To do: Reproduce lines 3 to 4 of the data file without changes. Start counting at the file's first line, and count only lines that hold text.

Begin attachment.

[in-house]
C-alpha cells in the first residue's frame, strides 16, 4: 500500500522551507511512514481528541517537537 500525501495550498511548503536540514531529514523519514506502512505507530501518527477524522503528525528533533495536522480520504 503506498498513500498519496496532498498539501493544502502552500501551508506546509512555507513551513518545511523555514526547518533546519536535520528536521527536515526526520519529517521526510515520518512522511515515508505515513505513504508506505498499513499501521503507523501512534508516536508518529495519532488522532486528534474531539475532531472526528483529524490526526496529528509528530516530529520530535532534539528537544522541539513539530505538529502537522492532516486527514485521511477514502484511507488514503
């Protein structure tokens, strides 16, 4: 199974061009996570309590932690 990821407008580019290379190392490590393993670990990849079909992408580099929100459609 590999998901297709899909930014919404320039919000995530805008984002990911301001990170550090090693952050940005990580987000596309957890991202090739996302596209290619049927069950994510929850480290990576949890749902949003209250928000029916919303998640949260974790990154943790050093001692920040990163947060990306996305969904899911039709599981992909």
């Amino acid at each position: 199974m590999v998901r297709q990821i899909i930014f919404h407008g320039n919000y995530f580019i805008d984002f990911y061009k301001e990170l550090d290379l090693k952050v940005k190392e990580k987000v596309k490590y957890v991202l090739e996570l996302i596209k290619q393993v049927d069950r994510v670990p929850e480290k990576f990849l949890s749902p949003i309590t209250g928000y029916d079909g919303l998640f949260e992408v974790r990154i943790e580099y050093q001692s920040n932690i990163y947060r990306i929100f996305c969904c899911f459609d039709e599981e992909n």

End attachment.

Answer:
């Protein structure tokens, strides 16, 4: 199974061009996570309590932690 990821407008580019290379190392490590393993670990990849079909992408580099929100459609 590999998901297709899909930014919404320039919000995530805008984002990911301001990170550090090693952050940005990580987000596309957890991202090739996302596209290619049927069950994510929850480290990576949890749902949003209250928000029916919303998640949260974790990154943790050093001692920040990163947060990306996305969904899911039709599981992909």
């Amino acid at each position: 199974m590999v998901r297709q990821i899909i930014f919404h407008g320039n919000y995530f580019i805008d984002f990911y061009k301001e990170l550090d290379l090693k952050v940005k190392e990580k987000v596309k490590y957890v991202l090739e996570l996302i596209k290619q393993v049927d069950r994510v670990p929850e480290k990576f990849l949890s749902p949003i309590t209250g928000y029916d079909g919303l998640f949260e992408v974790r990154i943790e580099y050093q001692s920040n932690i990163y947060r990306i929100f996305c969904c899911f459609d039709e599981e992909n």